Virgin Australia says it will retire five ageing aircraft and reduce domestic capacity by two per cent in the first half of next year as it focuses on more profitable routes.
Virgin also said it would suspend its Melbourne to Hong Kong flight from February 11, which has underperformed with recent protests in the former British colony, and redirect the A330-200 aircraft on a new route between Brisbane to Tokyo.
Chief executive and managing director Paul Scurrah told shareholders at Virgin’s annual general meeting on Wednesday that the Tokyo flight was a “great opportunity”.
The airline will begin flying from Brisbane to Tokyo’s Haneda Airport from March 29. The 2020 Olympics begin in Tokyo in July.
Virgin Australia said also said it would resume its popular flight from Melbourne to Denpasar, Bali, from March 29, assuming it receives regulatory approval.
It will scrap flights from Canberra to Perth, the Gold Coast to Perth, and Sydney to Christchurch, while adding more flights between Auckland and Sydney.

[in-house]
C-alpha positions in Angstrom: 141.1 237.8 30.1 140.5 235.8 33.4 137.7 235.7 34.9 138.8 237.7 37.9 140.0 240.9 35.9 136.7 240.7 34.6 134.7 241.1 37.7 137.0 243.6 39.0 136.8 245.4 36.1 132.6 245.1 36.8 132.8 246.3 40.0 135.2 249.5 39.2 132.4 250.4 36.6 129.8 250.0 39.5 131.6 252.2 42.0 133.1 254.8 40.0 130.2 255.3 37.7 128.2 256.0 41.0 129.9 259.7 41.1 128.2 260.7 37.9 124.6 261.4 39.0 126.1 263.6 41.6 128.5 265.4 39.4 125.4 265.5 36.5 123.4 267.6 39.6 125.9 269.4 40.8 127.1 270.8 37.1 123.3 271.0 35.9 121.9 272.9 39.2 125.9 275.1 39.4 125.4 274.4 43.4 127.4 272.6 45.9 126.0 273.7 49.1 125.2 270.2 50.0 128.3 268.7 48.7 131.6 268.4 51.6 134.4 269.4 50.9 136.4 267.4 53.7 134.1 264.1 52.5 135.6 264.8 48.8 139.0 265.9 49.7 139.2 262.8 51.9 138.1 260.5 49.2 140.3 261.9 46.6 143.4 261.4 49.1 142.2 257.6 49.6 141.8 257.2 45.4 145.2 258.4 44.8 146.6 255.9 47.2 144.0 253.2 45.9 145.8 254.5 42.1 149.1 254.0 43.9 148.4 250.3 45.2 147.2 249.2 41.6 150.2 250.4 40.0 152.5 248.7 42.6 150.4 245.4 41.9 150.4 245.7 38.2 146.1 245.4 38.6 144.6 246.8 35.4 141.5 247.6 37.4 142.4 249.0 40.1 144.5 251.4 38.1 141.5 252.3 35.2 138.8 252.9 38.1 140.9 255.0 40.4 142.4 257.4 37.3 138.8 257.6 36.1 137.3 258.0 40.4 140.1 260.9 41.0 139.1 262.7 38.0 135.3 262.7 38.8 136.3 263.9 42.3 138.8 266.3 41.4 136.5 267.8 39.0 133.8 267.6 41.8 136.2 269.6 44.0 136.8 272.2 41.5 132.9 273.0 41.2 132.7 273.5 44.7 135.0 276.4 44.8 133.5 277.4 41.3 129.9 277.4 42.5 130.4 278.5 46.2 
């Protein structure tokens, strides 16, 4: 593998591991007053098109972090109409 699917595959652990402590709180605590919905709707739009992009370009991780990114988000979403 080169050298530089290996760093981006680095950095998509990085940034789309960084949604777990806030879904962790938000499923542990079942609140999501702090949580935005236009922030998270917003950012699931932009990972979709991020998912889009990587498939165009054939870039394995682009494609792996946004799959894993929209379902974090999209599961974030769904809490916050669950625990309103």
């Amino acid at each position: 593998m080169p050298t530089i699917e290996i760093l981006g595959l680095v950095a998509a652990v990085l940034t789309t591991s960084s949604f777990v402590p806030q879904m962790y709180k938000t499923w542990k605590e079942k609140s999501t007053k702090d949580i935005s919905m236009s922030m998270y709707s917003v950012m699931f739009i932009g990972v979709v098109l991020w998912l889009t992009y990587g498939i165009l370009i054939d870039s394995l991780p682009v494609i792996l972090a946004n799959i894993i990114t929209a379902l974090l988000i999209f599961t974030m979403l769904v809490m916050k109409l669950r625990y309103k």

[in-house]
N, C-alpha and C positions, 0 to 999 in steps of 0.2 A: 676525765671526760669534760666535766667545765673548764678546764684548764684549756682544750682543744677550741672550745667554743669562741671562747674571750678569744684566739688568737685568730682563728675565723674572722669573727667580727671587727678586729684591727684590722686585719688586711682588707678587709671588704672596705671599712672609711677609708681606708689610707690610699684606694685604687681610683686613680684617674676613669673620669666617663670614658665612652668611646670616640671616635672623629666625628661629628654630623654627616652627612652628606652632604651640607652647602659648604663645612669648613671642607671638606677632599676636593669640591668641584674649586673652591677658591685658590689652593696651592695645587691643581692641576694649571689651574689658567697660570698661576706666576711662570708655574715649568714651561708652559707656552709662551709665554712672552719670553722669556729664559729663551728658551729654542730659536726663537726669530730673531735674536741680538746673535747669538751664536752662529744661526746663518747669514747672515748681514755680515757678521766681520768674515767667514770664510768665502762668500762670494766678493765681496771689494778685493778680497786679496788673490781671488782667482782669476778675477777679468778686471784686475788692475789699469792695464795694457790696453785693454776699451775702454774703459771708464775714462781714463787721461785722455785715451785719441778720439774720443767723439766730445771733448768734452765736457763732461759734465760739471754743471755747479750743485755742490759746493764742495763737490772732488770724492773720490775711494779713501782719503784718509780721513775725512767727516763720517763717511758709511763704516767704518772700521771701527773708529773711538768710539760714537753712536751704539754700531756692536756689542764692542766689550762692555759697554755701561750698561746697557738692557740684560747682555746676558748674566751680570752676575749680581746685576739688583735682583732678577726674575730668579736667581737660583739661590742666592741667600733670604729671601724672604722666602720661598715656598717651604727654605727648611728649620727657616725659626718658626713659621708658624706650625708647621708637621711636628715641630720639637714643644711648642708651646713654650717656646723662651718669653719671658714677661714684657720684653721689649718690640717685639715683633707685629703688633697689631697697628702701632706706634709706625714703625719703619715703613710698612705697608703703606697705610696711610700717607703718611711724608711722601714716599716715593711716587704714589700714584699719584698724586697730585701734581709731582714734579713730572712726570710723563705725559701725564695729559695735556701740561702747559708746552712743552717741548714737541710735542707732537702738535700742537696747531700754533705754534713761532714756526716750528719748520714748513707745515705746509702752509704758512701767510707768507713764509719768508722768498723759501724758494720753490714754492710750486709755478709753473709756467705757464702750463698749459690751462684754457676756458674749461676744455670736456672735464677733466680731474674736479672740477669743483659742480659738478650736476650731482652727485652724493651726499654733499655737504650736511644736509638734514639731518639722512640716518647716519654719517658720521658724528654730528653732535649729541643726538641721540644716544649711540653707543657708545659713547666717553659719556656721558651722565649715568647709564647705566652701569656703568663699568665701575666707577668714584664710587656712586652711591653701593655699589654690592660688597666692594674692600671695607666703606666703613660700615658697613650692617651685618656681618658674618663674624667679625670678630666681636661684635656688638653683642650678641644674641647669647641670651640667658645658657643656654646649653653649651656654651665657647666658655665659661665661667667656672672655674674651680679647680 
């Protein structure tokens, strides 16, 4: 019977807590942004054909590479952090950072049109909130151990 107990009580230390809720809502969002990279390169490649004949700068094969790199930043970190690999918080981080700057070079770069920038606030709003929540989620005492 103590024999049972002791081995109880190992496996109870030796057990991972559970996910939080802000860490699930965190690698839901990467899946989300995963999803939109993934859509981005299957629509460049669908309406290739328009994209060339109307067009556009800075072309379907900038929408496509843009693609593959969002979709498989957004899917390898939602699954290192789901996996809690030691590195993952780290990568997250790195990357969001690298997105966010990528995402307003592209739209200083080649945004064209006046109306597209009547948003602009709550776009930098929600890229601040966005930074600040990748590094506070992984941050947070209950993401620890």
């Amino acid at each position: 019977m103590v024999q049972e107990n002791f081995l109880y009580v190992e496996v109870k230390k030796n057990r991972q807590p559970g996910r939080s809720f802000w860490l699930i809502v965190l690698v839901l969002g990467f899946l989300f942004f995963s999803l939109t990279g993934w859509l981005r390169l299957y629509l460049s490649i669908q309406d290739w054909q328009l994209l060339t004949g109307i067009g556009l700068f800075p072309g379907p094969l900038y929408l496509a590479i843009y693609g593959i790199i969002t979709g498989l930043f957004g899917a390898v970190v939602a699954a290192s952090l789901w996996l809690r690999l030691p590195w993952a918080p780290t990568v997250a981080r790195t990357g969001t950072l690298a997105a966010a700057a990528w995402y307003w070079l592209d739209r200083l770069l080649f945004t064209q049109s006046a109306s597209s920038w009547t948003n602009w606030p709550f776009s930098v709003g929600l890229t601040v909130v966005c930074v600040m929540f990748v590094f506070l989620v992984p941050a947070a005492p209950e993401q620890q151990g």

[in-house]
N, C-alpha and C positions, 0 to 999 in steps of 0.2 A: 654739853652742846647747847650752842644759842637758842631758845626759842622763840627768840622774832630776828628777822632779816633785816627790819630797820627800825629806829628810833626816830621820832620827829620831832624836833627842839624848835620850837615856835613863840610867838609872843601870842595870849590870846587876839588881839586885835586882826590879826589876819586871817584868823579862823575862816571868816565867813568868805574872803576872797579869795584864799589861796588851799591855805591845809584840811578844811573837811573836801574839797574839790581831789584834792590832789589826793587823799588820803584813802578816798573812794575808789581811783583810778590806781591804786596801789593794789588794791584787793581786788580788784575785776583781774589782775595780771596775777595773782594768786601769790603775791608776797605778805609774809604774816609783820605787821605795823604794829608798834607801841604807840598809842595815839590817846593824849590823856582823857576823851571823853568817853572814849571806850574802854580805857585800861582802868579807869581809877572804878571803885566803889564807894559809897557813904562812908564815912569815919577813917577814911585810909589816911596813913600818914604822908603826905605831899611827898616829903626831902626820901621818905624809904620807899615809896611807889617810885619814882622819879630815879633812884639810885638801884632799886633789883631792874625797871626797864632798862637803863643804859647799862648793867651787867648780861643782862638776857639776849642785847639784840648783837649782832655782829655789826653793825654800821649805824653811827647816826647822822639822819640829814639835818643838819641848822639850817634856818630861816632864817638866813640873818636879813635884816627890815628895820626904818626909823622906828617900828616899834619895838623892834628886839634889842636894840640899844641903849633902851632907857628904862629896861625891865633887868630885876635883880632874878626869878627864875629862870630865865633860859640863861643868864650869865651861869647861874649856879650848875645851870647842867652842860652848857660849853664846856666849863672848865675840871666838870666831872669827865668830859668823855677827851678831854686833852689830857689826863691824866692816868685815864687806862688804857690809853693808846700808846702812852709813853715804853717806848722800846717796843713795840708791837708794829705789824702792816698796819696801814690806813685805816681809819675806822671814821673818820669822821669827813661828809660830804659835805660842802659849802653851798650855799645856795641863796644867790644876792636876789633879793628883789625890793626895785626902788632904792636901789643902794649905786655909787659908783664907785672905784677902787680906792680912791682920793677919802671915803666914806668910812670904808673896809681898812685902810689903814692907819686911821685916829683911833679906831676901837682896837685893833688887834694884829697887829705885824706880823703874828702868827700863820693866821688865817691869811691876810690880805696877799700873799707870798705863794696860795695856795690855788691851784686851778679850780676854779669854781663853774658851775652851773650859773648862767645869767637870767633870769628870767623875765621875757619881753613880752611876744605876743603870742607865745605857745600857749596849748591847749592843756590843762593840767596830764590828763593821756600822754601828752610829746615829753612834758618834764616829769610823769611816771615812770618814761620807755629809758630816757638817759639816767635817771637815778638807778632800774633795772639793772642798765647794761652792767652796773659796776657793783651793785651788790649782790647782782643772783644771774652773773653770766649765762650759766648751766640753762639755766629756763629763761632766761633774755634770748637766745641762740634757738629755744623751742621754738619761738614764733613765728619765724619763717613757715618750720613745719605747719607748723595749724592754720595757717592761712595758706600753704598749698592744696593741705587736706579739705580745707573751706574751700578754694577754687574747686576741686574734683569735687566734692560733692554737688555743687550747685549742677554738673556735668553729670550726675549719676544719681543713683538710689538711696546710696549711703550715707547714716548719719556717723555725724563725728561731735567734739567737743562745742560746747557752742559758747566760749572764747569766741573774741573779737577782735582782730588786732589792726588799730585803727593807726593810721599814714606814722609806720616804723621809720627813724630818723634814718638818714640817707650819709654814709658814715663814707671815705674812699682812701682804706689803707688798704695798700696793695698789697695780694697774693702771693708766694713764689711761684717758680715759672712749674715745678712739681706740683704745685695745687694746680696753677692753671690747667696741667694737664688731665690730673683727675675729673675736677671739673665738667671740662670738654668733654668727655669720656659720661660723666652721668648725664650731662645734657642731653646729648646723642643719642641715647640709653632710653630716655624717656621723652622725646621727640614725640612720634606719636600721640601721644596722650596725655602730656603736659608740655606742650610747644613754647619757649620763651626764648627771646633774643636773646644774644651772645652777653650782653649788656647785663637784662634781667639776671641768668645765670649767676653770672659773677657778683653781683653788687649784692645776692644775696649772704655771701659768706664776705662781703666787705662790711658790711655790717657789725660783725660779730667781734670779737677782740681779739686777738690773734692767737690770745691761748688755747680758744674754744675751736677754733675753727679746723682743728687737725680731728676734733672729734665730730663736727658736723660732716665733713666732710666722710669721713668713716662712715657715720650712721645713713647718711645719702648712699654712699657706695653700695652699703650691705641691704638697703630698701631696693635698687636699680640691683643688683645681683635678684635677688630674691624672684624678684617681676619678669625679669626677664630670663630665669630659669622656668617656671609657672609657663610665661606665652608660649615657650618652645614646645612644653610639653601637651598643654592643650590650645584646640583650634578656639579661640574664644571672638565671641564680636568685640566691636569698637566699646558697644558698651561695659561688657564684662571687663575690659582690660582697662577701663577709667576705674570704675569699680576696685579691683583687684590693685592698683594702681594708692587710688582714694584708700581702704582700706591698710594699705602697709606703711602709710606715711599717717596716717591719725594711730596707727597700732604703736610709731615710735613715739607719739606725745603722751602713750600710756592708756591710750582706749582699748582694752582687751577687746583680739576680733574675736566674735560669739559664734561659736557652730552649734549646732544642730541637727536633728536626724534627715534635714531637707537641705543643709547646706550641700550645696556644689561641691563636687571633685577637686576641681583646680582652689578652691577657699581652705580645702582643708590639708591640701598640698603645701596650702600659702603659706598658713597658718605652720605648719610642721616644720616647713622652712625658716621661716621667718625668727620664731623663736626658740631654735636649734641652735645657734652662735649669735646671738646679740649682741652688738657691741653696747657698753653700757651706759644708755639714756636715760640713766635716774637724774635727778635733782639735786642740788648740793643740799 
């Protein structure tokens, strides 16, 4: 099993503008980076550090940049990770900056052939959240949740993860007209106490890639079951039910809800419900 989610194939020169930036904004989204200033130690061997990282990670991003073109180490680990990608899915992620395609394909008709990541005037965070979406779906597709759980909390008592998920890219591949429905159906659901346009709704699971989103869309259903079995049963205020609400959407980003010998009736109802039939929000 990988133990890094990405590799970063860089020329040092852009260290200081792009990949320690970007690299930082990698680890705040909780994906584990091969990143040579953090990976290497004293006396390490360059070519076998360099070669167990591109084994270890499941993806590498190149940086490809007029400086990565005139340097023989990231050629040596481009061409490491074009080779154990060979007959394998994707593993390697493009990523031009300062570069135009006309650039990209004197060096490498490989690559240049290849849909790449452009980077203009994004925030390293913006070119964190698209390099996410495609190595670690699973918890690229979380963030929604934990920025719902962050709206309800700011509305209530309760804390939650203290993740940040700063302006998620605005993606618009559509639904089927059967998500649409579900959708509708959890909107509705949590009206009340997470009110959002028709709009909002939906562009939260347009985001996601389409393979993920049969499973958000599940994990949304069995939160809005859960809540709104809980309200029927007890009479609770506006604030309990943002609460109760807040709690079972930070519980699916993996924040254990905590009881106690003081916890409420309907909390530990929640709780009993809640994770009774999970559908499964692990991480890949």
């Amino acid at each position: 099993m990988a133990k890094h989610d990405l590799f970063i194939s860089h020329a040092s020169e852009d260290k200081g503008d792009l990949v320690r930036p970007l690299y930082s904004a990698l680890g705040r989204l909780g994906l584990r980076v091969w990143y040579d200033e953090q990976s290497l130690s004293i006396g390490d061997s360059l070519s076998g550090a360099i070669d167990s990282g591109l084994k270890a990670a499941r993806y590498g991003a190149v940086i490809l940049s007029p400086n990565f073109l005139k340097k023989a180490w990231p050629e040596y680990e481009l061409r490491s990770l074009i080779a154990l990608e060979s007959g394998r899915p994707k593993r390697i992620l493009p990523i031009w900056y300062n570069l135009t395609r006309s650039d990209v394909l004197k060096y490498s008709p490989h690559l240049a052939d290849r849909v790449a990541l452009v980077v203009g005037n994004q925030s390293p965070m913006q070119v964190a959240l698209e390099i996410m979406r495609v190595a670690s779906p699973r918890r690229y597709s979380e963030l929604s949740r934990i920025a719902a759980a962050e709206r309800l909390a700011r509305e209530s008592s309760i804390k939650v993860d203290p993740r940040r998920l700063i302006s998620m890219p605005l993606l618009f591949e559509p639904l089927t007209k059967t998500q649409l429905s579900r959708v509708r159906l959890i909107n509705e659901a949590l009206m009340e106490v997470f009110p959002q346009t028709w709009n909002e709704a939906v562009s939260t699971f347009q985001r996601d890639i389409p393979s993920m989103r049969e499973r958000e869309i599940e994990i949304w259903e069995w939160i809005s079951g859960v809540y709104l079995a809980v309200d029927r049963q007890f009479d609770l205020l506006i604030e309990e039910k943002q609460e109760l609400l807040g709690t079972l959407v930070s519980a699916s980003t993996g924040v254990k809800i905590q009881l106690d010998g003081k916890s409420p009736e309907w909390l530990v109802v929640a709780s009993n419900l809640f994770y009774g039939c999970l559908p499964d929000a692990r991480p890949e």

Virgin said it would retire two A320s from its Tigerair Australia subsidiary and three Fokker 100s from its regional business.
“Flying to the right destinations, with the right customer demand, and the right sized fleet with improve our financial performance,” Mr Scurrah said.
There were many instances where Virgin Australia and Tigerair both have had aircraft operating on the right routes at the same time, he said.
The company is looking to re-focus Tigerair flights on key holiday destinations, he said.
Virgin Australia is trying to reduce costs after an underlying loss of $71.2 million last financial year.
The airline is keeping its flight from Sydney to Hong Kong.